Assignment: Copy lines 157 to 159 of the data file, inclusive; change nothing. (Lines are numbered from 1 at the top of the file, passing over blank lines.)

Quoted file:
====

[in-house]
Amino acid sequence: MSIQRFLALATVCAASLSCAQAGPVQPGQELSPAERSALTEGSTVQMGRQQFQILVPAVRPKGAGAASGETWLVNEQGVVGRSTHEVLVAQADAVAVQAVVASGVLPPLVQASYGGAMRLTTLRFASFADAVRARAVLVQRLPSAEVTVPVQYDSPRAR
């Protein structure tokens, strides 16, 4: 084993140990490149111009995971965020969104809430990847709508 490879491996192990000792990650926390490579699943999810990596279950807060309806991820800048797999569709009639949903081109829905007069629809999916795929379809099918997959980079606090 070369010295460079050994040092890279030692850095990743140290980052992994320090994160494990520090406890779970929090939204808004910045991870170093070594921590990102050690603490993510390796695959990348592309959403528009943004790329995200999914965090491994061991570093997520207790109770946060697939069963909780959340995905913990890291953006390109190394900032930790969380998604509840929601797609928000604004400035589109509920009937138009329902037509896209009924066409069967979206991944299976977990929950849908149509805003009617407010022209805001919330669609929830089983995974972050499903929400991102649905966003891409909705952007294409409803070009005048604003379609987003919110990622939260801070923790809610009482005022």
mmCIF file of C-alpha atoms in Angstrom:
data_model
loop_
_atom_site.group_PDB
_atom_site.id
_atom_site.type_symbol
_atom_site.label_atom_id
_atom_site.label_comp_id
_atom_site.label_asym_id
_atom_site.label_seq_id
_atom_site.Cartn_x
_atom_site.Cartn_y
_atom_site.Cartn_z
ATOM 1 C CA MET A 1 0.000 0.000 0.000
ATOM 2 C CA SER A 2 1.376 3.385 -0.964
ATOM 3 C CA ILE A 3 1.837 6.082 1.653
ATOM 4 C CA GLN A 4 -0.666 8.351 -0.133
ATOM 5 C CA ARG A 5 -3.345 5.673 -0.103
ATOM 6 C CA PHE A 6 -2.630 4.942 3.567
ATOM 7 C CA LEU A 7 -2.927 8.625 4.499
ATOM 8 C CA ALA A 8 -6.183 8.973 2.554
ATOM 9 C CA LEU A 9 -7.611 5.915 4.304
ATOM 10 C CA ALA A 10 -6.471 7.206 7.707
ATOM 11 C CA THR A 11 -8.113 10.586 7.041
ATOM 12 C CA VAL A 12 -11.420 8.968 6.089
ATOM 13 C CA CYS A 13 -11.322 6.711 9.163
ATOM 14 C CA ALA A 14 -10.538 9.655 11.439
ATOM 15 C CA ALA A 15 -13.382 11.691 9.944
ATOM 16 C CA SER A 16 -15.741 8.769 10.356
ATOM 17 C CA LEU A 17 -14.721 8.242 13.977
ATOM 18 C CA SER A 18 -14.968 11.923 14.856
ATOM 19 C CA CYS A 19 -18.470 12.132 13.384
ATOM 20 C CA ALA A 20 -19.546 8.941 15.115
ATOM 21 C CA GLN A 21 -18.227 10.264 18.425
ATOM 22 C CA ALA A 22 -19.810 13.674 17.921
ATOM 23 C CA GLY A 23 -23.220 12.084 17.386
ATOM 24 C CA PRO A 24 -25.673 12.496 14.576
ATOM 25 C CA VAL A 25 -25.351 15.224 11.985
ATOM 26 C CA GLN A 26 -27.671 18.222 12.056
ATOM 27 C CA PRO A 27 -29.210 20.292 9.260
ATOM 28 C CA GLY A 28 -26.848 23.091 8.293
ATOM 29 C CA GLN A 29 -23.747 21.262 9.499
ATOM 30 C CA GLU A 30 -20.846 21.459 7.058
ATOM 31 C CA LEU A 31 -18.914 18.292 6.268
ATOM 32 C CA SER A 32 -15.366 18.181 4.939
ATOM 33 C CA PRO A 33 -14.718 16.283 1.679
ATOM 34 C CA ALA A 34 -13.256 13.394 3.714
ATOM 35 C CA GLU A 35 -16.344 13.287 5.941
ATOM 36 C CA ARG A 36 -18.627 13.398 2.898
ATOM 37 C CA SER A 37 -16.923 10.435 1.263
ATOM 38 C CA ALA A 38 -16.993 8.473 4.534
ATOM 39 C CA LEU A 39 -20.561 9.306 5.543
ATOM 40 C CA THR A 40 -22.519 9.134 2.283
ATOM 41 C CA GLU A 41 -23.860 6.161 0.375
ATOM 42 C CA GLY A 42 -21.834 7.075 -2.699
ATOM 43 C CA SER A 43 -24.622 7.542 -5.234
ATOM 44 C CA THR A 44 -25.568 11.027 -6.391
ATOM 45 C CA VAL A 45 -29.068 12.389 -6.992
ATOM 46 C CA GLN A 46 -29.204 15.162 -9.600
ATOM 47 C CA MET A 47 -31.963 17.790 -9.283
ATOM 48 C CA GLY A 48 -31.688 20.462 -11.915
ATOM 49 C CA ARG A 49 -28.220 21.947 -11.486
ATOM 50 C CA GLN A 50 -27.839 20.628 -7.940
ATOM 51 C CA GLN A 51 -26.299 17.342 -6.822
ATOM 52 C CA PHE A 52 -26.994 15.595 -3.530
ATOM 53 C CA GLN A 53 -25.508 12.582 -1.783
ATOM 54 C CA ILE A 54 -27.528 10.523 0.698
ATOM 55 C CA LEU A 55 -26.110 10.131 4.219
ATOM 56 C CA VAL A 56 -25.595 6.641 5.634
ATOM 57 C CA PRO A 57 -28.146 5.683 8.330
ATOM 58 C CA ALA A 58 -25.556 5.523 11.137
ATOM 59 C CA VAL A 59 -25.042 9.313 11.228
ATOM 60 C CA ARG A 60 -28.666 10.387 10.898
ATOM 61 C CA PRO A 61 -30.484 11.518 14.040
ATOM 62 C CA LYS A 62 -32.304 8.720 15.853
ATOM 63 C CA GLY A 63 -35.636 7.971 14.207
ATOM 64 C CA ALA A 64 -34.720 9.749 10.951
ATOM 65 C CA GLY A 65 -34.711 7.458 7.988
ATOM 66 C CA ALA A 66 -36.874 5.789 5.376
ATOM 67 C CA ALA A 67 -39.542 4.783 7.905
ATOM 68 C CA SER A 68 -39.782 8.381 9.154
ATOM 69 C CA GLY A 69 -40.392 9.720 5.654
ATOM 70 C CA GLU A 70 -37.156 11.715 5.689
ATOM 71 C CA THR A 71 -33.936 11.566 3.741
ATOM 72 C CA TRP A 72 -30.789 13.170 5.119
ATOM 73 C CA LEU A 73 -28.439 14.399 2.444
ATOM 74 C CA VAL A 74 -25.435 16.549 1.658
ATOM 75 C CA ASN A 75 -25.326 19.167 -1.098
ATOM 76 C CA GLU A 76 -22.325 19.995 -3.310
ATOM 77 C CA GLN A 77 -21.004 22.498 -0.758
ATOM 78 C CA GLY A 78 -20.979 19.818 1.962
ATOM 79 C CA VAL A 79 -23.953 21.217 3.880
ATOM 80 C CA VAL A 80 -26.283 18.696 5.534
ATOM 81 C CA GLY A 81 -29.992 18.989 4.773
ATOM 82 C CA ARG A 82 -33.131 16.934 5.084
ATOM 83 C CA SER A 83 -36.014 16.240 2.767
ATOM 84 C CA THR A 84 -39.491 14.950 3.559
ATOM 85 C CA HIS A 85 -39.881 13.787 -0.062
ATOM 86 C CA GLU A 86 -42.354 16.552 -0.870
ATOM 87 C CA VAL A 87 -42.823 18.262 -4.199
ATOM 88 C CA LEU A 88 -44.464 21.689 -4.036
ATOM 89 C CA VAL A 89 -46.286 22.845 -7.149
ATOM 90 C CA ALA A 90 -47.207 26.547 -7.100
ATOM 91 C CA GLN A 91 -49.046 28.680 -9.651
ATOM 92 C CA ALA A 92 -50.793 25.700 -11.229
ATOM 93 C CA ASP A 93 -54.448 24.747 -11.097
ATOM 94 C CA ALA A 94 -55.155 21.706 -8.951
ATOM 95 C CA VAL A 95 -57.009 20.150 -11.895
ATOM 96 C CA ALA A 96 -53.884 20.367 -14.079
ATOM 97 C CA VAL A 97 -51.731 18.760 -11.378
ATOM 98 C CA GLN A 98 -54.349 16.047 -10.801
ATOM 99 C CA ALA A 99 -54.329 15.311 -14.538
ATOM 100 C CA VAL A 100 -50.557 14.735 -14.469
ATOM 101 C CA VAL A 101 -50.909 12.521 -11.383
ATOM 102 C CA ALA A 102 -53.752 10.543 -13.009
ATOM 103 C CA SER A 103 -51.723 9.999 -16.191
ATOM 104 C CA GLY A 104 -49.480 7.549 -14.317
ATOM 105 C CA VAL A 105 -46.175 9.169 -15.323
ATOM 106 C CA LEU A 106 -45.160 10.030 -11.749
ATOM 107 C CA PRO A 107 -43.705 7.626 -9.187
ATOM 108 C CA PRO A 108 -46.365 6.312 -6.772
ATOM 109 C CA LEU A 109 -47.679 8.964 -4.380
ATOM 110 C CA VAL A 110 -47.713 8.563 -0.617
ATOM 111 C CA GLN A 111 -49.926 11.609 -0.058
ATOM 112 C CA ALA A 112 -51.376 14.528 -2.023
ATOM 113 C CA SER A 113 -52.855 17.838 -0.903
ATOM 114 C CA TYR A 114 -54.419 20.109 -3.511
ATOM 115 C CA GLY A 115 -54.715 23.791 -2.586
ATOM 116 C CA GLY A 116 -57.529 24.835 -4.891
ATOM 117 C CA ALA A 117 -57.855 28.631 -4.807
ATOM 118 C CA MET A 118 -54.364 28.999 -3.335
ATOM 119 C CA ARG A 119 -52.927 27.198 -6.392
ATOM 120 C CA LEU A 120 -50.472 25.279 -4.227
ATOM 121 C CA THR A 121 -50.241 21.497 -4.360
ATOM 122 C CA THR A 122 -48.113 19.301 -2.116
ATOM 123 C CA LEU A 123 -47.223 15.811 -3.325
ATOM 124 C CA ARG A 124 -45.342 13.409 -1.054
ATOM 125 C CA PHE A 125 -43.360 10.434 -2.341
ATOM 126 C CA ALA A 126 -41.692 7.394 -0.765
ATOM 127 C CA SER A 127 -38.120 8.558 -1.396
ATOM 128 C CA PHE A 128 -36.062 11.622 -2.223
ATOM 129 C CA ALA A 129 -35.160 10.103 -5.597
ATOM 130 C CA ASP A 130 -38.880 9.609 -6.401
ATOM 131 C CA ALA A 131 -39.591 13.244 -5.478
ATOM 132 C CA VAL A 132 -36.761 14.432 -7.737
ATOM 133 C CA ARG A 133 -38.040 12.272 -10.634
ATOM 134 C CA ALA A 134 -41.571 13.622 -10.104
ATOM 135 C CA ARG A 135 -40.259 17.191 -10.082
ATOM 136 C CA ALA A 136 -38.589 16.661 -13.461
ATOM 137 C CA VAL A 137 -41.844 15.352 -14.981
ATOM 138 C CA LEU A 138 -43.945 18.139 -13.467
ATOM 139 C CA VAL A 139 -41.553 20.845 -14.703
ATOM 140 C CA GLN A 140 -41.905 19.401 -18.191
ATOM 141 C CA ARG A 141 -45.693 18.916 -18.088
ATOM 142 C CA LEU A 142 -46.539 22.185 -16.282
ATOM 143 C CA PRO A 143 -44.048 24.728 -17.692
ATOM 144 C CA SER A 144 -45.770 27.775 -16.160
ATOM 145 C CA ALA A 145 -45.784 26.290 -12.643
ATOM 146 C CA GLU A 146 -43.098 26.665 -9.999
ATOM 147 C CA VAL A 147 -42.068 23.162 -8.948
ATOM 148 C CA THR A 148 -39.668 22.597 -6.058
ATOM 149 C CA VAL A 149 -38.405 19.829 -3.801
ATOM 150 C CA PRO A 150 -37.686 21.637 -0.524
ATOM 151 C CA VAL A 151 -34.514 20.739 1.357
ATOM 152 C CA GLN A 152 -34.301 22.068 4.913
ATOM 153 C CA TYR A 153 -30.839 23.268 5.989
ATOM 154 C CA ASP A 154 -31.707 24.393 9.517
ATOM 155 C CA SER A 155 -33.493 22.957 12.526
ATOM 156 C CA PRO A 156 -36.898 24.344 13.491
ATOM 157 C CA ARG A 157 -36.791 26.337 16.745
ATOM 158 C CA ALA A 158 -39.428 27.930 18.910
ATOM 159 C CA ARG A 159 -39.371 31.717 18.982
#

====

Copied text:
ATOM 141 C CA ARG A 141 -45.693 18.916 -18.088
ATOM 142 C CA LEU A 142 -46.539 22.185 -16.282
ATOM 143 C CA PRO A 143 -44.048 24.728 -17.692